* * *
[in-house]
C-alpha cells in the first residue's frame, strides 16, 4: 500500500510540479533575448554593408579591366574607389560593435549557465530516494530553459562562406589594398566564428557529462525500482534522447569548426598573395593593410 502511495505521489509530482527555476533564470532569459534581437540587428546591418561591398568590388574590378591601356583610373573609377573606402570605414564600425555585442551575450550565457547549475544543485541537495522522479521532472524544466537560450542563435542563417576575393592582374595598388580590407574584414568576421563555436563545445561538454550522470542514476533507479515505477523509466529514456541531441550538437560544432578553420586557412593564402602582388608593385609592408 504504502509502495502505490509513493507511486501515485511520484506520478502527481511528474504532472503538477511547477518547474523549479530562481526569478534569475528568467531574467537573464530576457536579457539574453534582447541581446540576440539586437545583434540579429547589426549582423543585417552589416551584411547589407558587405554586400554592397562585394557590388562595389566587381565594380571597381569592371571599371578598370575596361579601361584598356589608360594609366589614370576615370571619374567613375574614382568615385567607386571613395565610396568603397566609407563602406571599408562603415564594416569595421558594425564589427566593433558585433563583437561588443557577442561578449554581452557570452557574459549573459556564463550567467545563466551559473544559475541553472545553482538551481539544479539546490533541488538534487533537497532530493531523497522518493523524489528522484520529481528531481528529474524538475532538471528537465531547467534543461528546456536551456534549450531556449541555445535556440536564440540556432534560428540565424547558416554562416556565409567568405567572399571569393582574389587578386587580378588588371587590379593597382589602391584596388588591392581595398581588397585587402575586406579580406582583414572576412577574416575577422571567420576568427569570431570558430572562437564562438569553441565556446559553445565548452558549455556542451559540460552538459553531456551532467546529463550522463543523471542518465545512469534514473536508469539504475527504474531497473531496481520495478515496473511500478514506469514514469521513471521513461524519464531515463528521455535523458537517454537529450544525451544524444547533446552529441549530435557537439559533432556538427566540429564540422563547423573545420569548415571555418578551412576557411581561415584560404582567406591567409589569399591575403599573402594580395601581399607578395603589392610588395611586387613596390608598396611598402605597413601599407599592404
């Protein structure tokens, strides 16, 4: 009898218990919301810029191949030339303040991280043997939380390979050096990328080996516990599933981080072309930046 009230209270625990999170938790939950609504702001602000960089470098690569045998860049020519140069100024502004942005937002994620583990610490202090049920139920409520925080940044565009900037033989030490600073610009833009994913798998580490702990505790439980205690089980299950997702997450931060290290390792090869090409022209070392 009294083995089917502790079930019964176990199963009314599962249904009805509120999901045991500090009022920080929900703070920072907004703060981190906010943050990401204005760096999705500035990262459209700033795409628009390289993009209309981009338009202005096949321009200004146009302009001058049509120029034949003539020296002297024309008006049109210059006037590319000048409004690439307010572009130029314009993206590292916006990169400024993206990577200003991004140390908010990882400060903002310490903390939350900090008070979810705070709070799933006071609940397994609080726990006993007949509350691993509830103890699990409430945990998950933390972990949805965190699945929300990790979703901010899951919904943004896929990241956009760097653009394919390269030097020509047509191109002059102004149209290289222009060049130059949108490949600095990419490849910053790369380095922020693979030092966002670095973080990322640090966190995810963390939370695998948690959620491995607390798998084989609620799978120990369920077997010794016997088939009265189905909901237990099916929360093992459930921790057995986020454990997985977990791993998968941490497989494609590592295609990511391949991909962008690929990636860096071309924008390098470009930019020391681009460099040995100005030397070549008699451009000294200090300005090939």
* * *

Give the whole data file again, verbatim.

[in-house]
C-alpha cells in the first residue's frame, strides 16, 4: 500500500510540479533575448554593408579591366574607389560593435549557465530516494530553459562562406589594398566564428557529462525500482534522447569548426598573395593593410 502511495505521489509530482527555476533564470532569459534581437540587428546591418561591398568590388574590378591601356583610373573609377573606402570605414564600425555585442551575450550565457547549475544543485541537495522522479521532472524544466537560450542563435542563417576575393592582374595598388580590407574584414568576421563555436563545445561538454550522470542514476533507479515505477523509466529514456541531441550538437560544432578553420586557412593564402602582388608593385609592408 504504502509502495502505490509513493507511486501515485511520484506520478502527481511528474504532472503538477511547477518547474523549479530562481526569478534569475528568467531574467537573464530576457536579457539574453534582447541581446540576440539586437545583434540579429547589426549582423543585417552589416551584411547589407558587405554586400554592397562585394557590388562595389566587381565594380571597381569592371571599371578598370575596361579601361584598356589608360594609366589614370576615370571619374567613375574614382568615385567607386571613395565610396568603397566609407563602406571599408562603415564594416569595421558594425564589427566593433558585433563583437561588443557577442561578449554581452557570452557574459549573459556564463550567467545563466551559473544559475541553472545553482538551481539544479539546490533541488538534487533537497532530493531523497522518493523524489528522484520529481528531481528529474524538475532538471528537465531547467534543461528546456536551456534549450531556449541555445535556440536564440540556432534560428540565424547558416554562416556565409567568405567572399571569393582574389587578386587580378588588371587590379593597382589602391584596388588591392581595398581588397585587402575586406579580406582583414572576412577574416575577422571567420576568427569570431570558430572562437564562438569553441565556446559553445565548452558549455556542451559540460552538459553531456551532467546529463550522463543523471542518465545512469534514473536508469539504475527504474531497473531496481520495478515496473511500478514506469514514469521513471521513461524519464531515463528521455535523458537517454537529450544525451544524444547533446552529441549530435557537439559533432556538427566540429564540422563547423573545420569548415571555418578551412576557411581561415584560404582567406591567409589569399591575403599573402594580395601581399607578395603589392610588395611586387613596390608598396611598402605597413601599407599592404
């Protein structure tokens, strides 16, 4: 009898218990919301810029191949030339303040991280043997939380390979050096990328080996516990599933981080072309930046 009230209270625990999170938790939950609504702001602000960089470098690569045998860049020519140069100024502004942005937002994620583990610490202090049920139920409520925080940044565009900037033989030490600073610009833009994913798998580490702990505790439980205690089980299950997702997450931060290290390792090869090409022209070392 009294083995089917502790079930019964176990199963009314599962249904009805509120999901045991500090009022920080929900703070920072907004703060981190906010943050990401204005760096999705500035990262459209700033795409628009390289993009209309981009338009202005096949321009200004146009302009001058049509120029034949003539020296002297024309008006049109210059006037590319000048409004690439307010572009130029314009993206590292916006990169400024993206990577200003991004140390908010990882400060903002310490903390939350900090008070979810705070709070799933006071609940397994609080726990006993007949509350691993509830103890699990409430945990998950933390972990949805965190699945929300990790979703901010899951919904943004896929990241956009760097653009394919390269030097020509047509191109002059102004149209290289222009060049130059949108490949600095990419490849910053790369380095922020693979030092966002670095973080990322640090966190995810963390939370695998948690959620491995607390798998084989609620799978120990369920077997010794016997088939009265189905909901237990099916929360093992459930921790057995986020454990997985977990791993998968941490497989494609590592295609990511391949991909962008690929990636860096071309924008390098470009930019020391681009460099040995100005030397070549008699451009000294200090300005090939």